Gareth Evans adduces a case in which a proper name apparently undergoes a change in referent. ‘Madagascar’ was originally the name of a part of Africa. Marco Polo, erroneously thinking he was following native usage, applied the name to an island off the African coast. Today ‘Madagascar’ is the name of that island. Evans argues that this kind of case threatens Kripke ’s picture of naming as developed in Naming and Necessity. According to this picture, the name, as used by (...) Marco Polo, referred to a part of the African mainland, since he was connected to the latter by a historical chain of communication. Since we are historically connected to Marco Polo, the name, as it is used today, still refers to the African mainland. But it doesn’t. The aim of the present paper is to give a conclusive account of the phenomenon adduced by Evans, which is compatible with Kripke ’s picture. (shrink)
Gareth Evans adduces a case in which a proper name apparently undergoes a change in referent. ‘Madagascar’ was originally the name of a part of Africa. Marco Polo, erroneously thinking he was following native usage, applied the name to an island off the African coast. Today ‘Madagascar’ is the name of that island. Evans argues that this kind of case threatens Kripke’s picture of naming as developed in Naming and Necessity. According to this picture, the name, as used by Marco (...) Polo, referred to a part of the African mainland, since he was connected to the latter by a historical chain of communication. Since we are historically connected to Marco Polo, the name, as it is used today, still refers to the African mainland. But it doesn’t. The aim of the present paper is to give a conclusive account of the phenomenon adduced by Evans, which is compatible with Kripke’s picture. (shrink)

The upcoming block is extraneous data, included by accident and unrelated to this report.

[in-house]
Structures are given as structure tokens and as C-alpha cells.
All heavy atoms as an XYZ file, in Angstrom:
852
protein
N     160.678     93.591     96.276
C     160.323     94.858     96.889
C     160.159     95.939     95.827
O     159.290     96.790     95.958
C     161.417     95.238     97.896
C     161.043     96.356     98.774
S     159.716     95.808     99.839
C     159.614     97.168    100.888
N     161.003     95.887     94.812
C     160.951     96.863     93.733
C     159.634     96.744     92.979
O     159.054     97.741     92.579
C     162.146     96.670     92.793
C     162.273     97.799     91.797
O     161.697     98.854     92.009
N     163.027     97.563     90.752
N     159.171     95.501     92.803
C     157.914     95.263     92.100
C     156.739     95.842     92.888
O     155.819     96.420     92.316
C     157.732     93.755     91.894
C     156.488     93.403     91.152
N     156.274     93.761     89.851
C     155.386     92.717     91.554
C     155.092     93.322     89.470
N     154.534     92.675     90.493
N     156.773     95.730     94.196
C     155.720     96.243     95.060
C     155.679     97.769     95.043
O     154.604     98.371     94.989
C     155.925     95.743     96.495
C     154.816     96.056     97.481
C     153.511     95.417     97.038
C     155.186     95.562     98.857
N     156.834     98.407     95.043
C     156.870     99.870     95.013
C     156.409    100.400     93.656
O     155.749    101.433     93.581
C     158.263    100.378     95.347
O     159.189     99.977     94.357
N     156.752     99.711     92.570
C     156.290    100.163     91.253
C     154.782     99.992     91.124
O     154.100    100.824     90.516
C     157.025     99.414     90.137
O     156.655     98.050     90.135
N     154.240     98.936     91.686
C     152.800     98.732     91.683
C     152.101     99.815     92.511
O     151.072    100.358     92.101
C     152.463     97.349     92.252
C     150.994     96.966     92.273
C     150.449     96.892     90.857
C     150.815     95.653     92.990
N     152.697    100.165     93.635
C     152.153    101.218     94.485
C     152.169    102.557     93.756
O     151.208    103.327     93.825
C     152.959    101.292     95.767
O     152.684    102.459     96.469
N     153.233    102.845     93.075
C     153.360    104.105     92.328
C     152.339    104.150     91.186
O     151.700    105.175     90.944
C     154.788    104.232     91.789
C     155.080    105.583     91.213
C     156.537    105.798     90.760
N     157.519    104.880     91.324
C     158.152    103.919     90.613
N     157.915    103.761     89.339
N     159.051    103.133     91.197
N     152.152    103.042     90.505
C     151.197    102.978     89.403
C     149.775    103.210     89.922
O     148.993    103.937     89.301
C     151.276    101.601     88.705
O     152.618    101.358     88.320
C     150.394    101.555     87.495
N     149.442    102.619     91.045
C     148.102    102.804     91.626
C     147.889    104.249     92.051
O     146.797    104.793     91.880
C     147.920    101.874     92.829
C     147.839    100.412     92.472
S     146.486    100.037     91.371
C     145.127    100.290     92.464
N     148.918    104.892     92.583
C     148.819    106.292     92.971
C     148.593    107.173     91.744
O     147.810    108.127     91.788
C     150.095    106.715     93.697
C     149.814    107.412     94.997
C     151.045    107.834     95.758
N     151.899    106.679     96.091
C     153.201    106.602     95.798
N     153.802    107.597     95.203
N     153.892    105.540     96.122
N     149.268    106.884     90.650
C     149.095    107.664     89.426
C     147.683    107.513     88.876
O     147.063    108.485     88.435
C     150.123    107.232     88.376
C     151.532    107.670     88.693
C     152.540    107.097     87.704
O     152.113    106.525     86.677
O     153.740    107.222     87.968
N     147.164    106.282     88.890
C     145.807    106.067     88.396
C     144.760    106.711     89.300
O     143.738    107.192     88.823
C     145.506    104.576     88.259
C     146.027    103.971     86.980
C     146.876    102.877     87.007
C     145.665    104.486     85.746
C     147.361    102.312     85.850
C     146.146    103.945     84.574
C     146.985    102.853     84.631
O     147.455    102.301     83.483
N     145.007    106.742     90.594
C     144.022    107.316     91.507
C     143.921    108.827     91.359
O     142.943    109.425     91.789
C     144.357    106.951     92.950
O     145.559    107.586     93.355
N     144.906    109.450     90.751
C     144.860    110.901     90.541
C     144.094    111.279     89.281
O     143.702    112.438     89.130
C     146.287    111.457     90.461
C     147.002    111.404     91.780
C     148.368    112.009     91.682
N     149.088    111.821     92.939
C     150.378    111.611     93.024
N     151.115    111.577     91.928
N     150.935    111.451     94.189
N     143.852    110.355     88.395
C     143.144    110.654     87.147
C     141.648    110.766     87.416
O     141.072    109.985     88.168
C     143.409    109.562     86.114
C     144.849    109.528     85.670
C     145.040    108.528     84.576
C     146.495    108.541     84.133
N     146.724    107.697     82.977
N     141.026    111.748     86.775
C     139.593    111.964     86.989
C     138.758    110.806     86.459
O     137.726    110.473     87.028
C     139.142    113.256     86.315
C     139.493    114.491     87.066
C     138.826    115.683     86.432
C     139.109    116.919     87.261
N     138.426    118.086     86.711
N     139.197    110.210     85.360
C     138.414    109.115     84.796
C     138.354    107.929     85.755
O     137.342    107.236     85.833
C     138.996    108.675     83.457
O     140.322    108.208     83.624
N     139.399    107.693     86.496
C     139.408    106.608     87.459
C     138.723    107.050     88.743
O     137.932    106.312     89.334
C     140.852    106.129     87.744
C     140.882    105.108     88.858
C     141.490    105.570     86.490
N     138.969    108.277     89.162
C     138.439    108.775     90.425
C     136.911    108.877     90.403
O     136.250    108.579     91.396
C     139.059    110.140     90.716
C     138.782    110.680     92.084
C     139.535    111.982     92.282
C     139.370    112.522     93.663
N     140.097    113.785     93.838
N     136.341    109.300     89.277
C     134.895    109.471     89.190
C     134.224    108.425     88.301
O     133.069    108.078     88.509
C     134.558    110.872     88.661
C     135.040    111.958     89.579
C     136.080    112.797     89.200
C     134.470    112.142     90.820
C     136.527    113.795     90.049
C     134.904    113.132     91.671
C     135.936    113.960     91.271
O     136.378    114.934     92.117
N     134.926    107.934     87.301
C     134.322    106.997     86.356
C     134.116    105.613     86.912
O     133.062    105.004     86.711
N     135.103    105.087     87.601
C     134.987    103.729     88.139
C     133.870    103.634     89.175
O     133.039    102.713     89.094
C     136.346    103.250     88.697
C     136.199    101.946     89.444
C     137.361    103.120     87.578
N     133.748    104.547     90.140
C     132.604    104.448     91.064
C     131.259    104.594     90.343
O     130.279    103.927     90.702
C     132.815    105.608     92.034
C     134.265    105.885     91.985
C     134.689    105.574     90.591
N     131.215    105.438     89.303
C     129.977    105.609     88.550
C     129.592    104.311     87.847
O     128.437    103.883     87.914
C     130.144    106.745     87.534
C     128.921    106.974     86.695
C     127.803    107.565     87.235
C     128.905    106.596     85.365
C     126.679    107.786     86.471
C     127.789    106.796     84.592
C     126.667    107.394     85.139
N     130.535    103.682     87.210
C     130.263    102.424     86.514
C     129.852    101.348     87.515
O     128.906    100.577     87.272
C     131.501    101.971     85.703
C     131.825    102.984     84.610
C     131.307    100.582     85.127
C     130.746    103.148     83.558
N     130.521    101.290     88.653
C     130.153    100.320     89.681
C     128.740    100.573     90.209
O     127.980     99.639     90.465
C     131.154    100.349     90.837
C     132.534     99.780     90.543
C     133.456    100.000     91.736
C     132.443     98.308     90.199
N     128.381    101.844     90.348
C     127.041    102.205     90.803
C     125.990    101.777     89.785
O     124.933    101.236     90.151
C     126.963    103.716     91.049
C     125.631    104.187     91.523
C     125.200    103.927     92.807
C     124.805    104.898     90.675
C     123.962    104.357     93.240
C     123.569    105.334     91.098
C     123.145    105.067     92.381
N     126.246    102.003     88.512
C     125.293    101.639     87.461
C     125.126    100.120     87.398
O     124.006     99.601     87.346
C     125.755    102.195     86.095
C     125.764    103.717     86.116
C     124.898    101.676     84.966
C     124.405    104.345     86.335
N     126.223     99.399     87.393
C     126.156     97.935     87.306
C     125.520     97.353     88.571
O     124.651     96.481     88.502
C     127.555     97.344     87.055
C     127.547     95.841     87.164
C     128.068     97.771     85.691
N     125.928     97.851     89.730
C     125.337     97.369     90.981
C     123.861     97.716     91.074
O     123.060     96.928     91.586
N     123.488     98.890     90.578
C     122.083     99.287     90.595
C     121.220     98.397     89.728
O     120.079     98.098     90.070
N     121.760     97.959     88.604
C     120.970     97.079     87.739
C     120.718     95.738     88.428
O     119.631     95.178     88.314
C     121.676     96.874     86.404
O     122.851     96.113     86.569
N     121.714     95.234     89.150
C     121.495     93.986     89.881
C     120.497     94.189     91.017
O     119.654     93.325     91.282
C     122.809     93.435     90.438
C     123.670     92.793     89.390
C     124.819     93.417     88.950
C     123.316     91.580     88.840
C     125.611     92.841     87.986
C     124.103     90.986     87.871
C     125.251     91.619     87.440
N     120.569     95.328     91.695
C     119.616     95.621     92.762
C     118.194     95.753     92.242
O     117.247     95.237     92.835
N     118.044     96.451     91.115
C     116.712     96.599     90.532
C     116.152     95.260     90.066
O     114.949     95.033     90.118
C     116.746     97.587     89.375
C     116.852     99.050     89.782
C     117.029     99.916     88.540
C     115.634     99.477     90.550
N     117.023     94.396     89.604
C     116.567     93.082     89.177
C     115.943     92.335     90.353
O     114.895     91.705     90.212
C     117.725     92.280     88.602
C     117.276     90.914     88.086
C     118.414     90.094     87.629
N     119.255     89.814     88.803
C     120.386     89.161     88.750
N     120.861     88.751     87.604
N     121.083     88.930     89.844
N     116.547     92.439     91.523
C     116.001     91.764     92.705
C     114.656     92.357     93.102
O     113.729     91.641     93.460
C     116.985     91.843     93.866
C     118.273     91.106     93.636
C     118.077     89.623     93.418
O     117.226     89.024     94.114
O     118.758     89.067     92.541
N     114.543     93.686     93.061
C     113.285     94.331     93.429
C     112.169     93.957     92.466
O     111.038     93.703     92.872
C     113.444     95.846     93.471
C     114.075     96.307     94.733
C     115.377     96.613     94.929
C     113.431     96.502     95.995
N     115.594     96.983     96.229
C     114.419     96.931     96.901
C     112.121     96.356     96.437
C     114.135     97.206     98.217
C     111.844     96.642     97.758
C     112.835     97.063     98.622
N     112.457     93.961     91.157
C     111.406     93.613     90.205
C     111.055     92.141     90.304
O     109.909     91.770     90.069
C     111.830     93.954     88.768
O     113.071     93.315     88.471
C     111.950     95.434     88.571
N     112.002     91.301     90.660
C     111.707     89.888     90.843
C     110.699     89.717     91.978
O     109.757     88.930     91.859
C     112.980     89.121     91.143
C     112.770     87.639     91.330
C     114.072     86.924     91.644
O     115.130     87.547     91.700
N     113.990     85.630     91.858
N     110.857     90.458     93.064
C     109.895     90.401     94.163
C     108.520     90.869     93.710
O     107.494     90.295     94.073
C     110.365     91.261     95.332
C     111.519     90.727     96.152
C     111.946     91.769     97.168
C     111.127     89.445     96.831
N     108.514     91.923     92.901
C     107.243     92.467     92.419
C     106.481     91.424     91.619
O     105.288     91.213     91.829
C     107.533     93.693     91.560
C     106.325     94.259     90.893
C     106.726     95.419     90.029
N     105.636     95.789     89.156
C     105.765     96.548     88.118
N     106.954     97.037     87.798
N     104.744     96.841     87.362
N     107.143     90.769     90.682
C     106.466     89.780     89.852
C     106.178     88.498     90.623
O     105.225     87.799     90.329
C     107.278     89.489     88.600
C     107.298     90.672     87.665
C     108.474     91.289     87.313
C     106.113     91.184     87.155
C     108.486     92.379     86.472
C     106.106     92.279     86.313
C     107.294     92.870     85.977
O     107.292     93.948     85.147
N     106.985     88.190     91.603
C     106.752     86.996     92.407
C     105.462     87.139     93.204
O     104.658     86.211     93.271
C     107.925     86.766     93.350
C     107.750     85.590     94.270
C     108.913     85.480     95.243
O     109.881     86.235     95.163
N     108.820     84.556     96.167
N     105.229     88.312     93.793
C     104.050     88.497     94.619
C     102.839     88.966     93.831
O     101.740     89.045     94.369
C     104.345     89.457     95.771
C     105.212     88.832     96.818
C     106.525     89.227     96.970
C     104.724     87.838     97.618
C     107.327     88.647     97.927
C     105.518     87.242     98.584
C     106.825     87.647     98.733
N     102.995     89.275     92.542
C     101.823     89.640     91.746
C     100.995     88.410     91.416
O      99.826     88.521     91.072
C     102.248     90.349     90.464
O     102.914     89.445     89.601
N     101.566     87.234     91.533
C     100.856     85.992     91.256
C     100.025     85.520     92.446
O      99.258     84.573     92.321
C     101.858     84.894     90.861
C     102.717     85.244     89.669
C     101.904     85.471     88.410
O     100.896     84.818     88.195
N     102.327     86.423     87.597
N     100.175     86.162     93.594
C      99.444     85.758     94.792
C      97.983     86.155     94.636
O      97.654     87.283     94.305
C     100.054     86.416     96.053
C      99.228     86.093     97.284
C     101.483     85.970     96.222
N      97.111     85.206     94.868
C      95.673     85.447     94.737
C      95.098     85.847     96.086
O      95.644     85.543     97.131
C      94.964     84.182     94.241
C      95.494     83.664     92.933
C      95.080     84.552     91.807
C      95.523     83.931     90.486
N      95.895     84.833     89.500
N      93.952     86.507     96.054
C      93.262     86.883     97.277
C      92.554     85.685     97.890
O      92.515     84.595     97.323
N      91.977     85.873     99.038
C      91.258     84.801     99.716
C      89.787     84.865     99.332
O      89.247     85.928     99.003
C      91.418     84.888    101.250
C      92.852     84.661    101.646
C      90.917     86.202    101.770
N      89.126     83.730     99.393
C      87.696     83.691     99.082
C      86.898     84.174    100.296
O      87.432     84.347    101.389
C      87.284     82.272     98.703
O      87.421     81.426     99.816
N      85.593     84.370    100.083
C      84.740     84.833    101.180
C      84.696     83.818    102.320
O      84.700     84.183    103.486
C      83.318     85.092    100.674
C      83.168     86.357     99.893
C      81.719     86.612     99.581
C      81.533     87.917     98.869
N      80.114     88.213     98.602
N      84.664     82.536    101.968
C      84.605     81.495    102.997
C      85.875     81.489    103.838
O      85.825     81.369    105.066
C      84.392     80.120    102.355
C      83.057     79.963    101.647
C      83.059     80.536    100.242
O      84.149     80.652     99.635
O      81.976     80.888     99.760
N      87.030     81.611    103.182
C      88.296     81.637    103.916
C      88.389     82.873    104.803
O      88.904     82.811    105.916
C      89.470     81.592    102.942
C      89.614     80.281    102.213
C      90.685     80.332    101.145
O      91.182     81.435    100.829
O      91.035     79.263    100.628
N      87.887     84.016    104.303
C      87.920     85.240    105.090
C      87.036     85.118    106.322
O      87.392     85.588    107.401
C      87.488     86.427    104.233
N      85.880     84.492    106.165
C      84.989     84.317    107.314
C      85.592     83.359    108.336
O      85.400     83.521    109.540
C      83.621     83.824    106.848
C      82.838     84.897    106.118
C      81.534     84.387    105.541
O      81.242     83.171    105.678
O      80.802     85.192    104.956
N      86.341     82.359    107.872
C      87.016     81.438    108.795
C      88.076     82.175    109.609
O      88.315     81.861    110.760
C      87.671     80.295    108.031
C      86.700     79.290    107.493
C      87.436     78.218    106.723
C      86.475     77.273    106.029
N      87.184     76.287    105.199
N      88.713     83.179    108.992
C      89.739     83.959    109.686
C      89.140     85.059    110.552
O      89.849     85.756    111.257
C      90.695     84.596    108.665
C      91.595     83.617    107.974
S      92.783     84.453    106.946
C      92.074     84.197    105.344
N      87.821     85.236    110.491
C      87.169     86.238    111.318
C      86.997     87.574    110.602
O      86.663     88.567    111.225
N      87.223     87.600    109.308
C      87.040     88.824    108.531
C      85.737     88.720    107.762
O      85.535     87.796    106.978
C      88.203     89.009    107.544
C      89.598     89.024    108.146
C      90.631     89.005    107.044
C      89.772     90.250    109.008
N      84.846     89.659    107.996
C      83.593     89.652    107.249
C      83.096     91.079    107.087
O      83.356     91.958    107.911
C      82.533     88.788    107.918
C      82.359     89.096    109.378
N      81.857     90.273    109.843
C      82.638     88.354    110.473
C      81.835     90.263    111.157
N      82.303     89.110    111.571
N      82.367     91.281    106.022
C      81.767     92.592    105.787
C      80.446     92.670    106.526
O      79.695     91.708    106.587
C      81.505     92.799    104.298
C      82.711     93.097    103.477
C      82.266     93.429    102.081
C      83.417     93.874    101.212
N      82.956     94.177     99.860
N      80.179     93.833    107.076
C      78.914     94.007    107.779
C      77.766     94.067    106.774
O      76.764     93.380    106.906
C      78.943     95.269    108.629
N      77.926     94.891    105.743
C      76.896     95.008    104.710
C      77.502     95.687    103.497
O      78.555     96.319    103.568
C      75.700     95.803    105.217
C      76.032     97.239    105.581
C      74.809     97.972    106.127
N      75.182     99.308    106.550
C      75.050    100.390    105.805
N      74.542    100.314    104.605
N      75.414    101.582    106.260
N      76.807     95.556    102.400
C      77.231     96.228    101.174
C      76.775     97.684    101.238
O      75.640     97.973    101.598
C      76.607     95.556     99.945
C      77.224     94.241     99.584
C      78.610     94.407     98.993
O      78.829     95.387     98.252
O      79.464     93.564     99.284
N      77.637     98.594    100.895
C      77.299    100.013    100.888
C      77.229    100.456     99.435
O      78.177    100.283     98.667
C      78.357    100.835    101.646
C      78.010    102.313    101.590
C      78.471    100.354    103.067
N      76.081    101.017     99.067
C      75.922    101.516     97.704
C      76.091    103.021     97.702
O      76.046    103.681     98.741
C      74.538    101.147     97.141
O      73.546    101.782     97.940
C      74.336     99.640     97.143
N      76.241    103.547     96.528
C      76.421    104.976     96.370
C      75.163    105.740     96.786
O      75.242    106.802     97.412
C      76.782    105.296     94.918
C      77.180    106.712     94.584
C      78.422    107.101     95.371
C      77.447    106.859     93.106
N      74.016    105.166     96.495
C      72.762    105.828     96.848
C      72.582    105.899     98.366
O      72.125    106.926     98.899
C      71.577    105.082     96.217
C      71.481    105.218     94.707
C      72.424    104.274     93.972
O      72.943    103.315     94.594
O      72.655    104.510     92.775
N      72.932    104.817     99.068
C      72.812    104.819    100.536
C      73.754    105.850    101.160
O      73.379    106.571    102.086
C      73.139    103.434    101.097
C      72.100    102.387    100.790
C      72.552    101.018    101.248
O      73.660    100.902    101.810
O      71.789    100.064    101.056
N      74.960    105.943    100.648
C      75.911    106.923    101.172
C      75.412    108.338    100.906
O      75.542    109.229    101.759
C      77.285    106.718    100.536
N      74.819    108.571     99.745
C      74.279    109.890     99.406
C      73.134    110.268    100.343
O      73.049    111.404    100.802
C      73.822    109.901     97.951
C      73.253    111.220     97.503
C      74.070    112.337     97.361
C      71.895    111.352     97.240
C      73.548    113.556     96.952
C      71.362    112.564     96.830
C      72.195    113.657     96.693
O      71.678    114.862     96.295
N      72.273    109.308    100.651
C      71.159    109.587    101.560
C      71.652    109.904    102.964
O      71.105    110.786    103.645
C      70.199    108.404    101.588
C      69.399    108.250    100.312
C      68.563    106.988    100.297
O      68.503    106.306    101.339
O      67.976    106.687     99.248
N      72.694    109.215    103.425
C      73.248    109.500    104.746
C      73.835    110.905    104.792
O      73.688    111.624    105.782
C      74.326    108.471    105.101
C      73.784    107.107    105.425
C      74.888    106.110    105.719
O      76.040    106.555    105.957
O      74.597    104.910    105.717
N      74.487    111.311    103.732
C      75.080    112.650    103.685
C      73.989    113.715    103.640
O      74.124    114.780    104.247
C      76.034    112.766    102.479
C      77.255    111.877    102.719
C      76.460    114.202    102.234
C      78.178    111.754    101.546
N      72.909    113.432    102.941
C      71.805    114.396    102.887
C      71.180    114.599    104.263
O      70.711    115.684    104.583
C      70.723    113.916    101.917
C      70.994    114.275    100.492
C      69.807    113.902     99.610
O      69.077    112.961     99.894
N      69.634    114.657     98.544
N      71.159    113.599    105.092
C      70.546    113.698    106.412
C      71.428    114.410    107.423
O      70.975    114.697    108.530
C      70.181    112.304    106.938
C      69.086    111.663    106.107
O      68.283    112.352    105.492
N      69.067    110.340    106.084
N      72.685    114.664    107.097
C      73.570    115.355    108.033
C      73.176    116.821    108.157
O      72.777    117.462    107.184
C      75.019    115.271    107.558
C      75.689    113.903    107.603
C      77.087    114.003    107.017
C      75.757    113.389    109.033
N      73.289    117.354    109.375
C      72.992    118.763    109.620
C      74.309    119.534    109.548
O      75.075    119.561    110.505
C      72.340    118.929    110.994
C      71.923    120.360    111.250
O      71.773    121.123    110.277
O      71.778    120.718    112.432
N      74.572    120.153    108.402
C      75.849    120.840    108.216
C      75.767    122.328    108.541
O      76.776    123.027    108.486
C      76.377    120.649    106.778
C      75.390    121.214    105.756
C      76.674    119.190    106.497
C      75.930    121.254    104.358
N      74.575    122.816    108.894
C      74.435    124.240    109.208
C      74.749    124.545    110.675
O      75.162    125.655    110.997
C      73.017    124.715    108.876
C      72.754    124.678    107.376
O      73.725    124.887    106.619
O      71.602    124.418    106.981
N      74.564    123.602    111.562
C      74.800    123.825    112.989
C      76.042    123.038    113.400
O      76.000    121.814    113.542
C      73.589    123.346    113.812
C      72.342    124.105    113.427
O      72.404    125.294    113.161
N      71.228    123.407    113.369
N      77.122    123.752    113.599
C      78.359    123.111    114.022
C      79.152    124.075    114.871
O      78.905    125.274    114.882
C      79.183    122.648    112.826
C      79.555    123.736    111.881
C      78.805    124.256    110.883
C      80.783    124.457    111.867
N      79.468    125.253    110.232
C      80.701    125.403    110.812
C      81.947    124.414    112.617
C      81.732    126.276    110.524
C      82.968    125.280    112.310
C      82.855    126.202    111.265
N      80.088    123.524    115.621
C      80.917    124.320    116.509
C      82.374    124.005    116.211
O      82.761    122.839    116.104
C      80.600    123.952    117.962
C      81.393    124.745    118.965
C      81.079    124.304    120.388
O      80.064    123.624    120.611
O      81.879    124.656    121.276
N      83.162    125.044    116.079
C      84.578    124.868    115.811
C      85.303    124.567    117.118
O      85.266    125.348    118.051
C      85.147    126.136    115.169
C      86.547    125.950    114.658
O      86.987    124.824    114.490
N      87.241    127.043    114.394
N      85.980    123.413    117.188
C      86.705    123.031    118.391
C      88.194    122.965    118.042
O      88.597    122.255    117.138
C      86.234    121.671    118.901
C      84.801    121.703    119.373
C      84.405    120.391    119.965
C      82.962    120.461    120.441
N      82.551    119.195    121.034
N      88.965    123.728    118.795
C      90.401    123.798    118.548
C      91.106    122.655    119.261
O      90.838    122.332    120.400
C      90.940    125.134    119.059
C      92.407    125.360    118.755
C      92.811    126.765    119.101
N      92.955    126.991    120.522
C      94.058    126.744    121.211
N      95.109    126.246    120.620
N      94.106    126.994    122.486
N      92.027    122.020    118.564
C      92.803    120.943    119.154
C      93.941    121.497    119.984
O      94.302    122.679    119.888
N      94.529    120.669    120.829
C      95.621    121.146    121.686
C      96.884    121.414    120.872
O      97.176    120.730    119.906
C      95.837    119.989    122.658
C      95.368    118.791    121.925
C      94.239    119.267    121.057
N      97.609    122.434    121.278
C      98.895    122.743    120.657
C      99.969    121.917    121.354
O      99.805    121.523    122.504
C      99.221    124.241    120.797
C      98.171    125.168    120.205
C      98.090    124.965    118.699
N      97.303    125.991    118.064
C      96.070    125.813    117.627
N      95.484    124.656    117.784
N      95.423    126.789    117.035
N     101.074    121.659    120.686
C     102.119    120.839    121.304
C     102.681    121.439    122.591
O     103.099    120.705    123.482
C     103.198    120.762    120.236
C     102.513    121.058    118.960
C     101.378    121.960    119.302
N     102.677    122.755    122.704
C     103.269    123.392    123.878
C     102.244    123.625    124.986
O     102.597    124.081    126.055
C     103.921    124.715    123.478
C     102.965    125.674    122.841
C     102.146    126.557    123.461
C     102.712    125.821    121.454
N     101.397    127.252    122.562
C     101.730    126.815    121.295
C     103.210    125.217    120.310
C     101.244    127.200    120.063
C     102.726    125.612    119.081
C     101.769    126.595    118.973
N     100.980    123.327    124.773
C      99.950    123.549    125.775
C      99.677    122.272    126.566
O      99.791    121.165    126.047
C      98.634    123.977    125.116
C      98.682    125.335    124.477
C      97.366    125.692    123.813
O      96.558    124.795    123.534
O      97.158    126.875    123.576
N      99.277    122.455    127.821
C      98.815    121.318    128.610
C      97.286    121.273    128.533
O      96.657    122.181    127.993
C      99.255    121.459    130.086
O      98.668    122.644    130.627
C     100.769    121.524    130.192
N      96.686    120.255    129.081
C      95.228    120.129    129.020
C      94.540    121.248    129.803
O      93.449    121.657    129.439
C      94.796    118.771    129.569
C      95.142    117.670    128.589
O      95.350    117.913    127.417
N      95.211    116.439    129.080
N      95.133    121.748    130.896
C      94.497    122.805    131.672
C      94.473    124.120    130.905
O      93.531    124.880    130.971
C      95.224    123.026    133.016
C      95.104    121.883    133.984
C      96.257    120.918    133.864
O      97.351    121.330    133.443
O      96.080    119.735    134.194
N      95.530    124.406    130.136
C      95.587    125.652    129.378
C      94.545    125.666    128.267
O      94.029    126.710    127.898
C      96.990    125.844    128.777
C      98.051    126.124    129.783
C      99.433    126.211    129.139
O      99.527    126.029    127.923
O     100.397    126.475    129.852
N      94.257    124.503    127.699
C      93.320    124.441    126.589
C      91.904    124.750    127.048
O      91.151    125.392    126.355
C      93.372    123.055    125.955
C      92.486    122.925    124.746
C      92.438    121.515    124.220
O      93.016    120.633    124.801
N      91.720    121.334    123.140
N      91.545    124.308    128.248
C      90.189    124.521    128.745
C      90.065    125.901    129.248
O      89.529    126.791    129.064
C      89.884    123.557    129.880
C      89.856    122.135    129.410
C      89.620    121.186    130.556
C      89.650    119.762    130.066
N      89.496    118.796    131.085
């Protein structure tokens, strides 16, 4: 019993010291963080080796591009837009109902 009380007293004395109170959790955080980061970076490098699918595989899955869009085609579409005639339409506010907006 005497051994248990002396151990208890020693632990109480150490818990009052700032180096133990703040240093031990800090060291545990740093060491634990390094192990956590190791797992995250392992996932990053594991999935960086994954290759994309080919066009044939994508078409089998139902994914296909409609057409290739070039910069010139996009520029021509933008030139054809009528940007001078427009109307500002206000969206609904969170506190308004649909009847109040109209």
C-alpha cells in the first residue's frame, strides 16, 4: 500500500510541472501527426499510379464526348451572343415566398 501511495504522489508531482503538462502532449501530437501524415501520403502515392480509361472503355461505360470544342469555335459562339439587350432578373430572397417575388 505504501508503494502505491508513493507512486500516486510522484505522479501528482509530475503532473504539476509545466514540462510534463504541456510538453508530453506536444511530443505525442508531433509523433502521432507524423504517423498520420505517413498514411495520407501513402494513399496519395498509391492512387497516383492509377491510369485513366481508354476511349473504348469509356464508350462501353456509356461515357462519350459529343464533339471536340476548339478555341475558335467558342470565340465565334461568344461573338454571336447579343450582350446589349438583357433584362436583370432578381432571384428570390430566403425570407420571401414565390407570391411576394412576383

Coincidentalism is the view that distinct material things can be composed of the same microphysical simples at the same time. The existence of distinct coincidents is incompatible with any microphysical criterion of identity over time of material composites. This incompatibility constitutes a problem for the coincidentalist only if the coincidentalist needs a microphysical criterion of identity over time. What does the coincidentalist need such a criterion for? I will show that the coincidentalist needs such a criterion for an explanation of (...) cardinal supervenience, of the thesis that facts concerning how many composite material things exist supervene on facts about microphysical simples. (shrink)
On the day before Christmas, 1170, Robert de Broc, member of a family of royal servants that had taken up King Henry II's fierce opposition to Thomas Becket, seized a horse bringing goods to the archbishop and cut off its tail. The next day, Archbishop Thomas noted this incident after his Christmas sermon when renewing his excommunication of Robert and several others, and he discussed it again four days later in his initial meeting with the men who would (...) shortly murder him. The excision of the horse's tail appears in five of the biographies of the martyr and subsequently in the national chronicles of Roger of Howden and Ralph of Diceto. Why did a minor act of cruelty inflicted on a horse seem so noteworthy to contemporaries? The sources recording it resound with the rich Latin vocabulary of shame: “dedecus, contemptus, ignominia, dehonestatio, opprobrium.” Robert's highly symbolic act, part of a pattern of harassment by the Brocs, was designed not just to threaten Becket but also to humiliate him. (shrink)
In the first systematic study of the philosophy of Thomas Nagel, Alan Thomas discusses Nagel's contrast between the "subjective" and the "objective" points of view throughout the various areas of his wide ranging philosophy. Nagel's original and distinctive contrast between the subjective view and our aspiration to a "view from nowhere" within metaphysics structures the chapters of the book. A "new Humean" in epistemology, Nagel takes philosophical scepticism to be both irrefutable and yet to indicate a profound truth (...) about our capacity for self-transcendence. The contrast between subjective and objective views is then considered in the case of the mind, where consciousness proves to be the central aspect of mind that contemporary theorising fails to acknowledge adequately. The second half of the book analyses Nagel's work on moral and political philosophy where he has been most deeply influential. Topics covered include the contrast between agent-relative and agent-neutral reasons and values, Nagel's distinctive version of a hybrid ethical theory, his discussion of life's meaningfulness and finally his sceptical arguments about whether a liberal society can reconcile the conflicting moral demands of self and other. (shrink)